A recent report from the National Association for the Care and Rehabilitation of Offenders found that 49 per cent of Asian prisoners had been racially abused, and 12 per cent racially attacked. No one in the judicial system or the prison system could be competent at their job and at the same time unaware of the kind of punishment for his small crimes against property that Zahid Mubarek would have been subjected to in Feltham. All they were unaware of was quite how far it would go.

As for the changes that have occurred in the judicial and prison systems in the 20 years since my own lenient and effective conviction, well, the recent history of these institutions beggars belief. As in all public services, we have been hearing for two decades now that the root of all problems is "bleeding-heart liberalism" or "softly, softly do-gooding". Yet all the while - and it has been a long while now - that these supposed evils have been being combated, prisons have got nastier, convictions have got tougher and crime has got nastier.

And still it continues. Finally, under a supposedly liberal government, after all the damage that has been done by successive right-wing governments, we have far more young people in prison than ever before. Magistrates have enthusiastically embraced new powers to sentence young offenders to custody. They say it is always only as a last resort. But I would like to know from the person who sentenced Zahid exactly why his case constituted a last resort.

Meanwhile, the Children's Society - Church of England do-gooders - says that no one under 18 should be in prison at all. The Howard League for Prison Reform - bleeding-heart liberals - suggests that only 10 per cent of people under 20 held in custody actually need to be there at all.

But the myth continues to grow that we are soft on young offenders, and the Government does its best to distance itself from any accusation that chimes with that myth. Positive steps are being made in the treatment of offenders, tiny steps that all work, but must be kept tiny for fear of accusations of molly-coddling. The recent pilot schemes offering drug rehabilitation in prison confirm that tackling inmates' problems works far better than making things as vile for them as possible. Yet still the accusations come. Look at Thompson and Venables. Unlike Zahid, who shoplifted as a teenager, they killed as children. Their treatment in custody has been immaculate, everything that a bleeding-heart liberal could hope for. And of course it has worked. But still the nation is up in arms. Why rehabilitate children when you can wait till they are adults and start punishing them all over again?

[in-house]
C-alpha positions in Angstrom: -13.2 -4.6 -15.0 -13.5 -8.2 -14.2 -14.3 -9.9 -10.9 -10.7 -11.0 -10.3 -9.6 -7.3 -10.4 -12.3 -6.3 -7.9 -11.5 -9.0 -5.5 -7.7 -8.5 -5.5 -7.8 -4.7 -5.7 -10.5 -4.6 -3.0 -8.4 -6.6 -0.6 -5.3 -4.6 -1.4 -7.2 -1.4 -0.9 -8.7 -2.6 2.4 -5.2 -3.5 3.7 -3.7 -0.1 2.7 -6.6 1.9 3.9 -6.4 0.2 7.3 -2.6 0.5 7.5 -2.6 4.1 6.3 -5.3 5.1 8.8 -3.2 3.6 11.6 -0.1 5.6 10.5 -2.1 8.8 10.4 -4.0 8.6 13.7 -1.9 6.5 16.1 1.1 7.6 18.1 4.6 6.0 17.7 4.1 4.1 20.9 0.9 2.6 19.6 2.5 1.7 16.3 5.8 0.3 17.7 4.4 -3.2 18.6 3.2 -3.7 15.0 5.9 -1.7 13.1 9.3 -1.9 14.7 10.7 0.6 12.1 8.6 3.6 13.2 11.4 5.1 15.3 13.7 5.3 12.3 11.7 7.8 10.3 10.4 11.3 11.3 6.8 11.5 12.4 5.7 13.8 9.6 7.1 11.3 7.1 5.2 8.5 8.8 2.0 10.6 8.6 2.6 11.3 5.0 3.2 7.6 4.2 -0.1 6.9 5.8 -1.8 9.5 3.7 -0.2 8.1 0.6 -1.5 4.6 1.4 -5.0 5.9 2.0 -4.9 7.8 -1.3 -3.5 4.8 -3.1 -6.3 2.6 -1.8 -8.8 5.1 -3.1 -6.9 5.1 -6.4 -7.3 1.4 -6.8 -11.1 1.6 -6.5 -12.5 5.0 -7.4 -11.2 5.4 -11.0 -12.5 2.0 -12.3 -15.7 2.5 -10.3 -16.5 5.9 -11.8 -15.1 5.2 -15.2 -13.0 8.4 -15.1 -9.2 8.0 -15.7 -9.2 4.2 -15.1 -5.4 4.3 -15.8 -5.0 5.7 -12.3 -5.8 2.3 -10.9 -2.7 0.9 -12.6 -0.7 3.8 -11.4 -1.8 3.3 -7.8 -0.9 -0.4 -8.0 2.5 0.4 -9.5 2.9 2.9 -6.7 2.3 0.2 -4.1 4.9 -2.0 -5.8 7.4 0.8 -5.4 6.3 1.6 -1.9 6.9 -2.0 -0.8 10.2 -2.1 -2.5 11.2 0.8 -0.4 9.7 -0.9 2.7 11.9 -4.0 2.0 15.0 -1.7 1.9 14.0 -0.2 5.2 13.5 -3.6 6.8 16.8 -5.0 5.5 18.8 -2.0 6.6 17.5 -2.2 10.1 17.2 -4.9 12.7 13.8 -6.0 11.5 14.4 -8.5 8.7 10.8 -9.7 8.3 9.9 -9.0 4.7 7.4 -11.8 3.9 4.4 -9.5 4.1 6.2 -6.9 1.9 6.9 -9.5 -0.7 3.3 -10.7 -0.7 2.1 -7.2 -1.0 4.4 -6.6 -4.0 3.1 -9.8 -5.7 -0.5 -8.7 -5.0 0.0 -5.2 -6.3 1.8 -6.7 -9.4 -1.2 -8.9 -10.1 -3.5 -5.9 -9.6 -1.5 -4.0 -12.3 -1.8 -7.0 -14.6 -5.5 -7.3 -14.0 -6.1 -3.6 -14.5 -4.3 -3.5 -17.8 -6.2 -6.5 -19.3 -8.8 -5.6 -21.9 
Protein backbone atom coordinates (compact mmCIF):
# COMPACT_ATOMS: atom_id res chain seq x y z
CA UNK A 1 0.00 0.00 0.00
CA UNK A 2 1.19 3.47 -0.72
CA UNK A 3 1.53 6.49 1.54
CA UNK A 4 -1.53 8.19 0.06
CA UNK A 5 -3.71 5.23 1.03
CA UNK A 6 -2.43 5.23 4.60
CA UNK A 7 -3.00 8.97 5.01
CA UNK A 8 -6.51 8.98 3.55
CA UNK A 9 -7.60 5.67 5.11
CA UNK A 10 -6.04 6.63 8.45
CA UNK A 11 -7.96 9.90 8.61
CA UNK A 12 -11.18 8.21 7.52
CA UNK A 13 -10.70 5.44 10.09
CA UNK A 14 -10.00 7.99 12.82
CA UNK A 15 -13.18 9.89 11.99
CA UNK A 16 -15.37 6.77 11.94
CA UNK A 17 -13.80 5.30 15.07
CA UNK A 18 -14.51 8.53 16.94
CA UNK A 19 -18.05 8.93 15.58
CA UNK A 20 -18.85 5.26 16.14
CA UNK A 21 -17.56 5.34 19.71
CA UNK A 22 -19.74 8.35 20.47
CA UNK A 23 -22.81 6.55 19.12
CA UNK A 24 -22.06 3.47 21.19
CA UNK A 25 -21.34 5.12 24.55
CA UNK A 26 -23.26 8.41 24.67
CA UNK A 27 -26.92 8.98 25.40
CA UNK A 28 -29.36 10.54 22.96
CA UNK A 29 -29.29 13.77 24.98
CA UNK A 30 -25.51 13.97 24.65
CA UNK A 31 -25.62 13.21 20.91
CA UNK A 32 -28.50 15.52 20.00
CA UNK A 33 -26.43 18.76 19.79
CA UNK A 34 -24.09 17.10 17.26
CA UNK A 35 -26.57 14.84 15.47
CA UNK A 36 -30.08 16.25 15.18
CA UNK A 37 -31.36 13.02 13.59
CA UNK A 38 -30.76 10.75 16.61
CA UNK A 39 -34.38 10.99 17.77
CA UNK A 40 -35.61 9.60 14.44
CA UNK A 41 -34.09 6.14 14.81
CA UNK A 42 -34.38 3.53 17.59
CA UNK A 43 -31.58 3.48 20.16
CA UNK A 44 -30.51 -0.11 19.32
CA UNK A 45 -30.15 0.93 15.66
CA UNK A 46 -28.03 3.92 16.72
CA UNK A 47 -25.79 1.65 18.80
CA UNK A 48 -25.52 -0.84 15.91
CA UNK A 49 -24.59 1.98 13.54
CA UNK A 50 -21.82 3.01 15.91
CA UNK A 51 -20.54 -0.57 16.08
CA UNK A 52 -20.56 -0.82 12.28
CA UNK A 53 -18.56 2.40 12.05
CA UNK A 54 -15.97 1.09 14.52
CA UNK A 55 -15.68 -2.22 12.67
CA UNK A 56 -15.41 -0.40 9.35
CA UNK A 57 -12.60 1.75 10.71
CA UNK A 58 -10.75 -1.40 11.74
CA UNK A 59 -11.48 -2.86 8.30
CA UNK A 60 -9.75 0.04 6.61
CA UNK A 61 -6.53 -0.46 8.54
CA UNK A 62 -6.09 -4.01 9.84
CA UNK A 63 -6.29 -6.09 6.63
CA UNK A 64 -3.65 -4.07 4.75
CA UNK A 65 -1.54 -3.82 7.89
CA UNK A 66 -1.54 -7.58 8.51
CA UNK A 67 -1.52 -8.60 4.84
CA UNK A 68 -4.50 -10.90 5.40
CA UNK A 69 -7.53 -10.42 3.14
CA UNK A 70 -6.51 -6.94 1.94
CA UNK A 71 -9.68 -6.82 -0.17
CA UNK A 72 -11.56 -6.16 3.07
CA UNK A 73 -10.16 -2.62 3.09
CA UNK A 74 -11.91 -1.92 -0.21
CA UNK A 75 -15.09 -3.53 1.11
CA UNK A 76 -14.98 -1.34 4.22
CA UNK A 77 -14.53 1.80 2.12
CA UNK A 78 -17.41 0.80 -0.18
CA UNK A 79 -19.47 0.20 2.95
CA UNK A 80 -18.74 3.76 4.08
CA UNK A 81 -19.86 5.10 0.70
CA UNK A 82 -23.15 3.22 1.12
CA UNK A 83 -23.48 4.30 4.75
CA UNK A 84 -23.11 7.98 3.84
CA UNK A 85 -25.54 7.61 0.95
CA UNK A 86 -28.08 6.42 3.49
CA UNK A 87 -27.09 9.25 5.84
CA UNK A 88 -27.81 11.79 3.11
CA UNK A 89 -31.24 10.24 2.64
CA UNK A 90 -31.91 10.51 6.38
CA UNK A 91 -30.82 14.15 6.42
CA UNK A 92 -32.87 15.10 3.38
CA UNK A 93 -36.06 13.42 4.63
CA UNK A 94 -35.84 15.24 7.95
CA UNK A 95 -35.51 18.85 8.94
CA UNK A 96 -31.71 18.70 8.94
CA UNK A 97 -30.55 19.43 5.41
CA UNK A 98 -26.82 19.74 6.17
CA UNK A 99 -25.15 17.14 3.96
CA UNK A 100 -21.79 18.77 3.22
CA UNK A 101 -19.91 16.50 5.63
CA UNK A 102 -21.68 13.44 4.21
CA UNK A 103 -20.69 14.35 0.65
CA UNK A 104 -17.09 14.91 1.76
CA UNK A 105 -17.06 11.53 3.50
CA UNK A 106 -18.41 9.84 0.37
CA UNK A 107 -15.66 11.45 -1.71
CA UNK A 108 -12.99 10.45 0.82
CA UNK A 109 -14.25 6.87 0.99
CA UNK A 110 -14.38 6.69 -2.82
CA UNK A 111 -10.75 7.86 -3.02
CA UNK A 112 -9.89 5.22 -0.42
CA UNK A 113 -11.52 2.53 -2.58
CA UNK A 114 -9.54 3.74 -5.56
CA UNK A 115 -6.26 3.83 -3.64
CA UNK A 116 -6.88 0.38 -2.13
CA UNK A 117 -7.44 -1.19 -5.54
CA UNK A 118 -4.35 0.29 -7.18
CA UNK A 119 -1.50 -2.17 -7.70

Yet while the handling of James Bulger's killers' incarceration has been caring and liberal, those committing far less serious crimes received no such treatment. Young men like Zahid are thrown to the lions every day, while young men like his murderer, Robert Stewart, find that prison is the ideal place for committing their most virulent crimes.

For this young man, now sentenced to life imprisonment, is a victim too. He was physically abused by his father and emotionally abused by his mother. He was in care at 14, and received his first custodial sentence at 15. Diagnosed in 1997 as having a personality disorder, he attempted suicide in Lancaster Farms young offenders' unit in 1998.

This, one of the few young offenders' units in the country which has an exemplary record, was just one of nine Stewart had been in before he arrived at Feltham on remand for sending malicious communications.

He is a dangerous, violent, mentally ill young man. Now he has been given life imprisonment for murder. Even now, after the unspeakable crime he has committed, it is not prison he needs, but psychiatric hospital. That is where he should have been on the night he killed Zahid Mubarek. And Zahid? He should have been at home with his family, sleeping peacefully after a productive day getting the help he needed to make a happy life for himself and for others.

d.orr@independent.co.uk